Think back to the last game you played that you thought was excellent; a game that you thought was worth dedicating fifty or sixty hours to. You completely engaged with the story, the action, the art, and the game mechanics. Wouldn’t it be a great side benefit if you left that game knowing a little more? About other places, cultures, history, languages and customs?
I’m not suggesting for a moment that we head to the model of game where enjoyment is sacrificed – though if you’ve ever played traditional educational games at all, perhaps you’d agree a better analogy would be “where enjoyment is stripped naked, tarred, feathered, laughed at for a while, and then thrown screaming into the crater of an angry volcano.”
I’m talking about the use of contextual interaction to educate, such as the U.S. Military uses for language and culture education before deployment. This format has been used for a few years now, and certainly seems to be successful enough to be continued.
But it always frustrated me when, for example, the workers in Age of Empires/Mythology series said something when directed to perform a task. Despite the inclusion of some great history blurbs in the game, hearing the words over and over didn’t help me to develop any useful vocabulary. It didn’t help that some of these words are merely best guesses on the part of the developers. And it would have helped my recognition to have these words shown as they were said.
It might be timely at this point to mention some basic principles of learning. Where a subject learns that a specific stimulus brings a certain outcome, this is known as Operant Conditioning. Think of any game device, such as a flashing loot drop, that clues the player in to the prospect of reward.
A subject (also known as a player) who learns, through exploration, that certain actions bring reward or punishment; this person is being subjected to what is known as Classical Conditioning. A gaming example is any sound effect that has you running for cover or reaching for a health potion.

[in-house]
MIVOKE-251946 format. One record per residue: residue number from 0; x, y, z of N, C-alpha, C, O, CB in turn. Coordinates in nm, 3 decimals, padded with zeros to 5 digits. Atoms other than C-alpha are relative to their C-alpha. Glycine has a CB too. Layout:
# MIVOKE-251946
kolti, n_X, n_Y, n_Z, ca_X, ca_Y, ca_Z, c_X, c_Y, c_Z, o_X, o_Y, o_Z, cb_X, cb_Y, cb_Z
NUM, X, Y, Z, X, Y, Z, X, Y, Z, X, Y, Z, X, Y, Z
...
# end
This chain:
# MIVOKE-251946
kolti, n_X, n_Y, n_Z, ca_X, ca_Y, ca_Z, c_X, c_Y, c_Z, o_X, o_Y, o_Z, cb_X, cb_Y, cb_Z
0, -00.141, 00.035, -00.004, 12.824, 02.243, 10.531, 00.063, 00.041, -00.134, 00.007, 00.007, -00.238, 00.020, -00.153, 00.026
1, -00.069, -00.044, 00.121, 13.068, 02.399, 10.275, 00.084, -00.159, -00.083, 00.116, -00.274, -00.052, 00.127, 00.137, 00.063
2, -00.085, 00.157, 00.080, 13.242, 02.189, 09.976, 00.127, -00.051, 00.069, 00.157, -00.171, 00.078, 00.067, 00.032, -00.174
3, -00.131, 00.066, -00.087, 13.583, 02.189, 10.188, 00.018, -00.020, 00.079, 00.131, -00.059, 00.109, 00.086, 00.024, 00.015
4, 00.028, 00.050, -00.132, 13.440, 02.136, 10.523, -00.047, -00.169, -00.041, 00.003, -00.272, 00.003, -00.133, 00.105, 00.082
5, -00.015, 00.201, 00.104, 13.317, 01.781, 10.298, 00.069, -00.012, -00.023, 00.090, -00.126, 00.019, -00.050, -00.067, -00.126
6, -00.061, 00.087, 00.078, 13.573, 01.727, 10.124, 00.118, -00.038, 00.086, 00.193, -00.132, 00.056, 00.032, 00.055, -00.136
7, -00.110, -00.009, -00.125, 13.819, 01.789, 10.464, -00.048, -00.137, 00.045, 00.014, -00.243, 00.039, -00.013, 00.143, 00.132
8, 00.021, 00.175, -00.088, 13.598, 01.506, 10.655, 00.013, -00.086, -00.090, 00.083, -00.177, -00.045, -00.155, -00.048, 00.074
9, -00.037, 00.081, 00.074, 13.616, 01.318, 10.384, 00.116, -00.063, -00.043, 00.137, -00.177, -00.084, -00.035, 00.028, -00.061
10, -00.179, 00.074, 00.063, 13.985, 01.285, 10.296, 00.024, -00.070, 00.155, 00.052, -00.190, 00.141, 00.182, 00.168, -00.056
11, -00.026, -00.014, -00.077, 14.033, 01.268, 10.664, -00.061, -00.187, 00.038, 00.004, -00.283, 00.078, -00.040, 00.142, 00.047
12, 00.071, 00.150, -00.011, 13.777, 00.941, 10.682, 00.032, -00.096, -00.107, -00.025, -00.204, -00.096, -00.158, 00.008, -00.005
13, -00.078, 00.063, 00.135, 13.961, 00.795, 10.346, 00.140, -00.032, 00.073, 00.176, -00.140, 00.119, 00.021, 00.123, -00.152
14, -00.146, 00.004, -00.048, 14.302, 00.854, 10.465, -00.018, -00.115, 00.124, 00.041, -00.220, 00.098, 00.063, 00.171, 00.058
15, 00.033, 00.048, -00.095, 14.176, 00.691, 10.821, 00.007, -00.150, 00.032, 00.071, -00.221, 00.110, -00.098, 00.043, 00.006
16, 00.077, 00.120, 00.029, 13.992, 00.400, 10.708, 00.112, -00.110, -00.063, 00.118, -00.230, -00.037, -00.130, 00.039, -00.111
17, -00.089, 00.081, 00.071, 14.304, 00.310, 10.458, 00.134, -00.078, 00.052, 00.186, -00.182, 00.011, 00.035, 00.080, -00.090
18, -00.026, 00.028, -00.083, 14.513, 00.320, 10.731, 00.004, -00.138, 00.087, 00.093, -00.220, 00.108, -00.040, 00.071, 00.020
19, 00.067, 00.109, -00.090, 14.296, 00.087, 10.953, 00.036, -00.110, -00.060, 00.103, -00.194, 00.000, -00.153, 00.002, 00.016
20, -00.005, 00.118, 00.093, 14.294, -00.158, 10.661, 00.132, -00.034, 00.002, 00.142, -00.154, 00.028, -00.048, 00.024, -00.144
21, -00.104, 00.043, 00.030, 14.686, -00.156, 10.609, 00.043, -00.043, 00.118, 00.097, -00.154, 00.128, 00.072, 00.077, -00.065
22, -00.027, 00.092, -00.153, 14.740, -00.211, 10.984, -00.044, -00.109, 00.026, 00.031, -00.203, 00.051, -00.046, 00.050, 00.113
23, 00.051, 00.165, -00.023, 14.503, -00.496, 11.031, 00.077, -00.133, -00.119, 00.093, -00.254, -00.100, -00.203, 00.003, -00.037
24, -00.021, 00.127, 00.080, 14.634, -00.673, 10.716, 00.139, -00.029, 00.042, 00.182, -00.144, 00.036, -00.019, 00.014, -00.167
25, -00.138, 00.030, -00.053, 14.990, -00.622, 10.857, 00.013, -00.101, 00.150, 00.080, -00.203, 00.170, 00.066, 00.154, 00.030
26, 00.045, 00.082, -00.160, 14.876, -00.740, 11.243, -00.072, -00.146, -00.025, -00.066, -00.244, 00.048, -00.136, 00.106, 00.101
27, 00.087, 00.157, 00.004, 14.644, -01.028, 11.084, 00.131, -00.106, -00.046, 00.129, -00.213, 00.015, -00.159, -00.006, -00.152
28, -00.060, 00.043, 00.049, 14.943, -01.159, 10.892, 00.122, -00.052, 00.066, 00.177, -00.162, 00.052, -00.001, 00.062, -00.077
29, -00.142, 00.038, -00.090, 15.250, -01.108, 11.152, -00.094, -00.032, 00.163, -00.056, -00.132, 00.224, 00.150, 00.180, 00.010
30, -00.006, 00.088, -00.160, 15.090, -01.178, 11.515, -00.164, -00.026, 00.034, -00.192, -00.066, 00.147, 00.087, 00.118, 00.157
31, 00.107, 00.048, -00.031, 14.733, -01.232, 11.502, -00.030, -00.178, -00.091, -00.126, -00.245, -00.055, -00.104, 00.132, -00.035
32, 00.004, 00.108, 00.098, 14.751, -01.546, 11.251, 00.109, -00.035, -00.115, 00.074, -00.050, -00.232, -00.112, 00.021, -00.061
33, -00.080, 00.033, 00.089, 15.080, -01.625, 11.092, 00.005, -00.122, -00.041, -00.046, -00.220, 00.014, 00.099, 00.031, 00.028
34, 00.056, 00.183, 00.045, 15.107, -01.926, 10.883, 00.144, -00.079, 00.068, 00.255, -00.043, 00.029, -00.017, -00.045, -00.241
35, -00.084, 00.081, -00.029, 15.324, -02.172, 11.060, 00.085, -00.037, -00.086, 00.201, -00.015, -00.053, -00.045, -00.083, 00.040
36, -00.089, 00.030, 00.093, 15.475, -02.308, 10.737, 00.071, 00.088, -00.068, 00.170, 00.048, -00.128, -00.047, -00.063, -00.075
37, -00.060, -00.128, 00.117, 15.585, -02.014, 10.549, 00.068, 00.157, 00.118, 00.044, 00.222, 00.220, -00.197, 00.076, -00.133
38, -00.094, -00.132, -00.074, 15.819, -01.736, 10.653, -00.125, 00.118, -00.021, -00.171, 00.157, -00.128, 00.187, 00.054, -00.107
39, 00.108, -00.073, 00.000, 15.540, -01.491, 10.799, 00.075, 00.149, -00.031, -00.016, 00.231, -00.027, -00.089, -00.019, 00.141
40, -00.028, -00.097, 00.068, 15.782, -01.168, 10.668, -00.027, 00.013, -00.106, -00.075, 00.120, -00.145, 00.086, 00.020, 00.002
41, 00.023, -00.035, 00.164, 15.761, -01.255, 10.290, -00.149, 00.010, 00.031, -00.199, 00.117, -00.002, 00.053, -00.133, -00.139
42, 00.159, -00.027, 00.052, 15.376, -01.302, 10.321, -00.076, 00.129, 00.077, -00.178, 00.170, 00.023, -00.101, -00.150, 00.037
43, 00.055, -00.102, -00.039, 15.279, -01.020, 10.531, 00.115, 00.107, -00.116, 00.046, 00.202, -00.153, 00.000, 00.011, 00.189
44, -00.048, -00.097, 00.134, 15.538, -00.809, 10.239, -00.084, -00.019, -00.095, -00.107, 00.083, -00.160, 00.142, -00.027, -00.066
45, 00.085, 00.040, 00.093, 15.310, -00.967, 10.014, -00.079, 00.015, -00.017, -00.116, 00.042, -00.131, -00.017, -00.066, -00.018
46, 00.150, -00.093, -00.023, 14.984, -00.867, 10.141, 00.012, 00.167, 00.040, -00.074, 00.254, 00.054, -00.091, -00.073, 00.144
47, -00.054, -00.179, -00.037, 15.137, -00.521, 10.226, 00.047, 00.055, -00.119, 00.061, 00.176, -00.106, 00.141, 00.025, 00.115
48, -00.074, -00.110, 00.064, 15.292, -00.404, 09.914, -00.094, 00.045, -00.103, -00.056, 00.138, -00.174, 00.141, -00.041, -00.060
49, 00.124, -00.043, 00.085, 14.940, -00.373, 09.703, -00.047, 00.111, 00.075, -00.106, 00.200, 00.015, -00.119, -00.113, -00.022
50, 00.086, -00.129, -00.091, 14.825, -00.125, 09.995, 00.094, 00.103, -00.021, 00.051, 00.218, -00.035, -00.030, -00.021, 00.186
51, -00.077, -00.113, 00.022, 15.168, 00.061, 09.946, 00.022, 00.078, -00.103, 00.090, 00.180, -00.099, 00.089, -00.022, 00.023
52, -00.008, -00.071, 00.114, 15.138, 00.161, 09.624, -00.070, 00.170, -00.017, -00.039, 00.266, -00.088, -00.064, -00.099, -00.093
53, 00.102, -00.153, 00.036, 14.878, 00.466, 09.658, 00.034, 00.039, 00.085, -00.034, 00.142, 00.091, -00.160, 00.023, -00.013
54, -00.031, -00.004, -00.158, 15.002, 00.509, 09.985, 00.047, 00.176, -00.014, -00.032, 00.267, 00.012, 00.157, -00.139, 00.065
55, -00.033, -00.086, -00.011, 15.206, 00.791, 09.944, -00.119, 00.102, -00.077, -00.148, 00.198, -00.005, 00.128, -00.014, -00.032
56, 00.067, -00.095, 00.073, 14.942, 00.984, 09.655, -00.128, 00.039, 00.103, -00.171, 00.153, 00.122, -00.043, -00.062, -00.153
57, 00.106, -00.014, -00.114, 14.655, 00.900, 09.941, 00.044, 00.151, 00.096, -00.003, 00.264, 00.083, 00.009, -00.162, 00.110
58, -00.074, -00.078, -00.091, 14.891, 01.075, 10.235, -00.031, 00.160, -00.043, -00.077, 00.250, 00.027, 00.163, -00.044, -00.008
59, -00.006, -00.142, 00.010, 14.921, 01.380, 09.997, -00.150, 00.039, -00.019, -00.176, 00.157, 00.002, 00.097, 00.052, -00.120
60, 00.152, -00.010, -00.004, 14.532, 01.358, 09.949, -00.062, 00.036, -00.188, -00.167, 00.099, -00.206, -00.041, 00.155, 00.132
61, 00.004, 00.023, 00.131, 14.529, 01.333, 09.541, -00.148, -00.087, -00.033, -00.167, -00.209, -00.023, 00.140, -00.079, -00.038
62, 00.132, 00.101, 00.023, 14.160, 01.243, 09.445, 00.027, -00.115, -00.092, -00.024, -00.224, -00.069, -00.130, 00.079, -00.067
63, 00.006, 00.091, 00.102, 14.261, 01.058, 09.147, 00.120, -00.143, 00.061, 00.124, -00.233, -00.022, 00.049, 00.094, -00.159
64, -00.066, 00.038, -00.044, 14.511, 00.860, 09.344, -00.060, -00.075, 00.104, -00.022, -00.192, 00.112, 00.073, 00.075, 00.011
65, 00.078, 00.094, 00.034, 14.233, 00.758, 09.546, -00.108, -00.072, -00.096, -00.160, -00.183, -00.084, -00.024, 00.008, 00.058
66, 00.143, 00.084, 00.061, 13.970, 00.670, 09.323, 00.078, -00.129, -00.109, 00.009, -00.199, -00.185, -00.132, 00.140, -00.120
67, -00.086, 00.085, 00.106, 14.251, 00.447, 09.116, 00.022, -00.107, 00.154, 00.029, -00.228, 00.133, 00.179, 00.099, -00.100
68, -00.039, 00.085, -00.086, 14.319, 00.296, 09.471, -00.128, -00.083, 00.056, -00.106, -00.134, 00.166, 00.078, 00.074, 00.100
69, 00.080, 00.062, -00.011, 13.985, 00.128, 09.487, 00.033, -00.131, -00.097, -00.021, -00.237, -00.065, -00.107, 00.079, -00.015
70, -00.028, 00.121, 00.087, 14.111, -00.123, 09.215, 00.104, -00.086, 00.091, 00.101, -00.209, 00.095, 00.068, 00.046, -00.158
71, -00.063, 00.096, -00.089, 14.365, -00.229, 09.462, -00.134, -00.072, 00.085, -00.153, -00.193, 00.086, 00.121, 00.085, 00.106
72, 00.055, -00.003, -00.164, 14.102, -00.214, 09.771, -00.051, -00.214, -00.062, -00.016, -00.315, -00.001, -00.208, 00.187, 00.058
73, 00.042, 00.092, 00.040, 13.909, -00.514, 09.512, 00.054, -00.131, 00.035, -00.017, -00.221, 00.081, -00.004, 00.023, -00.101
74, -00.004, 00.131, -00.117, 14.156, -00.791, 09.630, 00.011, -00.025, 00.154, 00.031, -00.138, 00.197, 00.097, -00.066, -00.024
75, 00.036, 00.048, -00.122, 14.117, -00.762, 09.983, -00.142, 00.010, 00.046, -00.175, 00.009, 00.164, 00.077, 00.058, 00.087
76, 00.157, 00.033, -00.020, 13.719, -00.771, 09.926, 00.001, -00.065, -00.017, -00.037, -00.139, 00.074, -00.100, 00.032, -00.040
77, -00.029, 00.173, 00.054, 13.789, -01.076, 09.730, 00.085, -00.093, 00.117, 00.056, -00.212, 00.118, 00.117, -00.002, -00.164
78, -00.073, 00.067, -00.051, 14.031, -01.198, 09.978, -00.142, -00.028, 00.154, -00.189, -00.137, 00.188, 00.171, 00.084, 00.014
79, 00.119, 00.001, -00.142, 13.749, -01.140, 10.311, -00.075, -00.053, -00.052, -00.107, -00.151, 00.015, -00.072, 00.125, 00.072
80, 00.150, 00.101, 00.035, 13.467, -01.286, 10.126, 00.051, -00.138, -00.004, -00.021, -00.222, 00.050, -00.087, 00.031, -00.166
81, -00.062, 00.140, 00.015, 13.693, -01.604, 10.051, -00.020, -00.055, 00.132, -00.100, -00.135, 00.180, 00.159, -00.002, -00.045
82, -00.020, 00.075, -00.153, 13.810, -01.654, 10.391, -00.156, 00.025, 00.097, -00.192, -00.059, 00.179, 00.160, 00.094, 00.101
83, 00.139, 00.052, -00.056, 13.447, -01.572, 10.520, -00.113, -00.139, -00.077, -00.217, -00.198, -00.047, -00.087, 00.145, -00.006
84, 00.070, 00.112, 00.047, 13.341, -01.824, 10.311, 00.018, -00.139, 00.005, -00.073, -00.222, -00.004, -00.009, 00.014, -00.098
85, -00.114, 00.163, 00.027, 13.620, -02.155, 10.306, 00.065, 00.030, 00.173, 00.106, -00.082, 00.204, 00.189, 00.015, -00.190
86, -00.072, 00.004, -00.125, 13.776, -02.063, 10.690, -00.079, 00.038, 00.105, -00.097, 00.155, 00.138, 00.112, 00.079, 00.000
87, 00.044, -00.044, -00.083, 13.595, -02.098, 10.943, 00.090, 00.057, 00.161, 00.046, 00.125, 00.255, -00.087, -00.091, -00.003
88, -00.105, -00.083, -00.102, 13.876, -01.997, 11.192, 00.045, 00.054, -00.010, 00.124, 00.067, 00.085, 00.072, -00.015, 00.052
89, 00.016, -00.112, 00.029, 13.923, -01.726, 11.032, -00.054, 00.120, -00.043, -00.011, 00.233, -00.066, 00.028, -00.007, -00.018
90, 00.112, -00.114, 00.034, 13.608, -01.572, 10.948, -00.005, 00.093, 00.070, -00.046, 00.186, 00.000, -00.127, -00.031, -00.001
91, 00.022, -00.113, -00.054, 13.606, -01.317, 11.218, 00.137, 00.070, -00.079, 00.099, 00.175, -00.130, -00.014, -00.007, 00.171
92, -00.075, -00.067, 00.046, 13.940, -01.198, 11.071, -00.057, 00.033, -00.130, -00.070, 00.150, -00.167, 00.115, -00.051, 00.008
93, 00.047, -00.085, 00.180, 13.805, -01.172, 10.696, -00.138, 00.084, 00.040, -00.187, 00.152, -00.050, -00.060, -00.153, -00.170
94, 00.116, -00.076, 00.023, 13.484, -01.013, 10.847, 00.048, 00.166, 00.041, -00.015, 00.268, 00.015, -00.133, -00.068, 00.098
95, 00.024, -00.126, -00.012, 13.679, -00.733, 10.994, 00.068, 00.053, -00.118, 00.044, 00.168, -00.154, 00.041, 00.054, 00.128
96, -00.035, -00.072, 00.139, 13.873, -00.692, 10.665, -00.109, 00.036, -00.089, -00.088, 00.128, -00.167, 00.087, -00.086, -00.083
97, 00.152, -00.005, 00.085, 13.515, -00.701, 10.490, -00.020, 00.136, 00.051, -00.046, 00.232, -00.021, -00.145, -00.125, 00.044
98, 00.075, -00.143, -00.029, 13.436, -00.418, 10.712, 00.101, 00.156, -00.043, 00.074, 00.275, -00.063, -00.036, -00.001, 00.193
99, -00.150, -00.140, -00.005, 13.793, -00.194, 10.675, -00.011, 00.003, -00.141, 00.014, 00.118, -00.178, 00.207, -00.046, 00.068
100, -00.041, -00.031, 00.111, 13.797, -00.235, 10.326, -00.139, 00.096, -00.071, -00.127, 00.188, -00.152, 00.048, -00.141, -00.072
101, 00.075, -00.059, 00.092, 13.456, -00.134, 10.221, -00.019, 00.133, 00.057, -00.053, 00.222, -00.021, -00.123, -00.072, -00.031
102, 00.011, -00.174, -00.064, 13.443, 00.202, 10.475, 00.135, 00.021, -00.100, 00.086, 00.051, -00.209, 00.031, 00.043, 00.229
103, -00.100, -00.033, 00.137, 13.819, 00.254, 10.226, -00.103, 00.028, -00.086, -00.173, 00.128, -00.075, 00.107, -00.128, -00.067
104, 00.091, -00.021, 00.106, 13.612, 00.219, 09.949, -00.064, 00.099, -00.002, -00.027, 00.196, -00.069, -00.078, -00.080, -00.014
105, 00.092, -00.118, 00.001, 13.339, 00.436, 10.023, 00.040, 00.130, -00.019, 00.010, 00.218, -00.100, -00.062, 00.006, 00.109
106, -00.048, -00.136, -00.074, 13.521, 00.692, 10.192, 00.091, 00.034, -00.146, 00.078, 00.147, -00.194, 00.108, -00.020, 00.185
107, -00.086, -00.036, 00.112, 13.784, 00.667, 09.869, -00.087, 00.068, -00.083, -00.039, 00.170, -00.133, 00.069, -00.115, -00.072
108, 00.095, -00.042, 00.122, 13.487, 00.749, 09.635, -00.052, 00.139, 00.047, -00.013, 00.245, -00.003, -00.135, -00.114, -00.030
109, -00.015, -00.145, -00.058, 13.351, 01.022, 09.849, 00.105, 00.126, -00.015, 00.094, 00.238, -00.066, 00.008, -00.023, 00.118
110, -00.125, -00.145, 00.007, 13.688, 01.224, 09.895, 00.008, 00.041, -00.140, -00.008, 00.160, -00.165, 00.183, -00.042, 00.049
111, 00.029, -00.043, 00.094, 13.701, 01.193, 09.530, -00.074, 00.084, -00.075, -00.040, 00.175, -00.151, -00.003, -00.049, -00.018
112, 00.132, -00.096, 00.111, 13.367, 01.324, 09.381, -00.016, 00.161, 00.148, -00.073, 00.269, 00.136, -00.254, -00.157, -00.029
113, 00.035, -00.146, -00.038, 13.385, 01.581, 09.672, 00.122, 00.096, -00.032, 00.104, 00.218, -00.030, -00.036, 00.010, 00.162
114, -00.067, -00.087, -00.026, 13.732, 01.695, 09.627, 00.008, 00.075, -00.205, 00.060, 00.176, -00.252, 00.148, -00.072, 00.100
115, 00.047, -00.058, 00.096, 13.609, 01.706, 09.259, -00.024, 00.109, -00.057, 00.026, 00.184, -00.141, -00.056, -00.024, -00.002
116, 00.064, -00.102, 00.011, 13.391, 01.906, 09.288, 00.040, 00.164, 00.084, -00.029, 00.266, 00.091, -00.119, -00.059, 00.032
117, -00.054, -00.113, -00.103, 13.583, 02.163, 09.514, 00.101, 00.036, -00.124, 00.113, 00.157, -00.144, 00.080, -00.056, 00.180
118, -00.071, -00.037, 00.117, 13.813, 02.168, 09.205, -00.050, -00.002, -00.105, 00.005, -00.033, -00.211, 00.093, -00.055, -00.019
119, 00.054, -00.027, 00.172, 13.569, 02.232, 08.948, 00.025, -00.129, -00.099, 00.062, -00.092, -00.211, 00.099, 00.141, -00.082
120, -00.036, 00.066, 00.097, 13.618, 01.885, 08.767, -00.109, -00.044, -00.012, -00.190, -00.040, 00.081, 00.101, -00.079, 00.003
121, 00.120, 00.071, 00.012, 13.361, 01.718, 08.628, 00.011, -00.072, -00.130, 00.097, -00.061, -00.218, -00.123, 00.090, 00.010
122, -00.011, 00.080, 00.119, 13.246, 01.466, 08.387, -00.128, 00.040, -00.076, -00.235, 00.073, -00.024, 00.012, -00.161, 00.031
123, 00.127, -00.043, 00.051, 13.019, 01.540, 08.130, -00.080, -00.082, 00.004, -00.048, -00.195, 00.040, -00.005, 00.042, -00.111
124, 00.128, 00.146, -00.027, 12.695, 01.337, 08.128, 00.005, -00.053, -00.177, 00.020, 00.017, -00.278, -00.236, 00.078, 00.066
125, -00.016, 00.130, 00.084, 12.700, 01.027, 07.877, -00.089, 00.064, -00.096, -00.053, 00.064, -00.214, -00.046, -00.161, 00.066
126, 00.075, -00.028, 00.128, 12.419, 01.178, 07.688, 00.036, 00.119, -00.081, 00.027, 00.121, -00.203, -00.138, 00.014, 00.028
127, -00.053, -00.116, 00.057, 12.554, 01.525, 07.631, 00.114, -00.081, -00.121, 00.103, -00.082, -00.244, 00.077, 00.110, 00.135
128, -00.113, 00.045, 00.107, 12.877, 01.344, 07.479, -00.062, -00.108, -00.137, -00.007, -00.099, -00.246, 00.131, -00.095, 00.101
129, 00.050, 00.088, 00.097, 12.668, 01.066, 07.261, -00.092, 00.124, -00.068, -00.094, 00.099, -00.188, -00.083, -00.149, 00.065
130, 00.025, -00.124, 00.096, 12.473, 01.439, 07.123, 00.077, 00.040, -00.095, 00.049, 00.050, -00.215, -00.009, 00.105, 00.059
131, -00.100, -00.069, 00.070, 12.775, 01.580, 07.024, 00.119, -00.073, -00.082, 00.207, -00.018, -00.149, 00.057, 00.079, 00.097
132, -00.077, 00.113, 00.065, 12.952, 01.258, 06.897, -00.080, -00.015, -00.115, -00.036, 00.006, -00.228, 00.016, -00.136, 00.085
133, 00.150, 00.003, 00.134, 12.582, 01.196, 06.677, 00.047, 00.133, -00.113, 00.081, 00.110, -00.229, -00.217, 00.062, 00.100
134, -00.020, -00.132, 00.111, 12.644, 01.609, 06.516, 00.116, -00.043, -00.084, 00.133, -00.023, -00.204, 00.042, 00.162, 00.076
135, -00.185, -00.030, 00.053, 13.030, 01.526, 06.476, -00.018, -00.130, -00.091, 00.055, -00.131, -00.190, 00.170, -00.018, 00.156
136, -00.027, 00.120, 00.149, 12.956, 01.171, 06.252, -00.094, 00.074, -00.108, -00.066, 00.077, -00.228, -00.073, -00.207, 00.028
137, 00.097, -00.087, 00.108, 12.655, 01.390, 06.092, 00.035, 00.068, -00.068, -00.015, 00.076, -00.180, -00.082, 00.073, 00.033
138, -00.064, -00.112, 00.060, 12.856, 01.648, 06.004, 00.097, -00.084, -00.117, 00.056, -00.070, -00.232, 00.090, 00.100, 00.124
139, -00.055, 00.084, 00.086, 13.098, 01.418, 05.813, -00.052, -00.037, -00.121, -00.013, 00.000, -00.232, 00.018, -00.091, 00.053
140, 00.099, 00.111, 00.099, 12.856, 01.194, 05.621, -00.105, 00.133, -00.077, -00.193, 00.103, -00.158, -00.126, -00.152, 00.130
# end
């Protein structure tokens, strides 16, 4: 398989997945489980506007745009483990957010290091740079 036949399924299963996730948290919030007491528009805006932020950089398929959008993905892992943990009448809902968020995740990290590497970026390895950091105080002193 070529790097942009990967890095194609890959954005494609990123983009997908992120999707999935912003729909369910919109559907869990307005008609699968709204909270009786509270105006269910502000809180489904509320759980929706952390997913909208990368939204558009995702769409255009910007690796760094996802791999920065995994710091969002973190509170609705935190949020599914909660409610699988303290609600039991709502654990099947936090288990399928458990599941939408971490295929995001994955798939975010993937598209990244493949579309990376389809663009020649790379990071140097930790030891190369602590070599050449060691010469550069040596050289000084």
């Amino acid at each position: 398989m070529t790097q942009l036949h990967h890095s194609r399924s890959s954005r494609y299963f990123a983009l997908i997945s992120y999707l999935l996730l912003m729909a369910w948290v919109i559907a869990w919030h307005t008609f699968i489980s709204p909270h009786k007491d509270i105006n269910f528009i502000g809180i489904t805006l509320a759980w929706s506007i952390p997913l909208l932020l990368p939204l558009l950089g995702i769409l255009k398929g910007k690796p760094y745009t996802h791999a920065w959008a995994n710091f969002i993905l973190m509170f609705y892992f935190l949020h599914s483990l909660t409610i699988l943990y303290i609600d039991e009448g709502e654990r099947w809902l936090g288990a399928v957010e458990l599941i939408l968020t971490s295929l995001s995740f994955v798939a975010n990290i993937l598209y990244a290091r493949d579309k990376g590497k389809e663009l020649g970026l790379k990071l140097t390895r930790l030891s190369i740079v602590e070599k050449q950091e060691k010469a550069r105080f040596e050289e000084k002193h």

These mechanisms are taken on and learned from by people using a variety of sensory inputs; Visual, Vocal, Movement, and Reading. Individuals will use varying amounts of these different inputs as favourite modes of learning. An immersive environment that uses many of these modes at once – such as a video game might provide – is generally better for getting a point across than just vocal cues, or a wall of text.
Tutorials are generally great examples of this, with game characters speaking instructions, while the same instructions are repeated by text on screen, as well as the player being able to express movement in a limited field to discover how to perform the action in a controlled environment.
Using this approach doesn’t have to be an intrusive burden on the player (and therefore game sales) or developer (and therefore crunch time frames or delivery). Many modern games of high quality or creative design already effectively integrate these principles. My argument is… if this was shifted, even marginally, toward a real-life skills focus and included as a feature, everyone stands to benefit.
Companies can rightly claim to be using science and their art towards better education and understanding; gamers can, with justification, immediately point to redeeming aspects of their hobby; and both can stand these against negative reports of gaming that are inevitably generated by sensationalist media from any sort of tragedy which has introduced an opportunity to do so.
The early Assassin’s Creed games are a shining example of how history and architecture can be seamlessly integrated to the backstory to add a sense of atmosphere. If modern day FPS is your thing, inclusion of cultural and language training could be integrated into artistic, tutorial and story progression elements in much the same way as the U.S. Army already has. Correct answers would result in player reward; and thanks to human desire for success, suddenly every player of the latest hot FPS instalment knows how to say “Danger! Follow me!” in a foreign language.
Stay with me on this point, please; if this integration is done with enough skill, someone with no prior experience in the language or culture could, with the commitment of a usual amount of play hours per title, conceivably develop a knowledge of customs, mannerisms, and a small, functional vocabulary in a foreign language over the course of a three-game franchise. Even exposure to a single instalment could be rewarding. You’ve only got to look at game sales figures versus player age demographics to see the potential to subversively educate a broad population. Wouldn’t that be cool?
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This article was first posted on March 9, 2013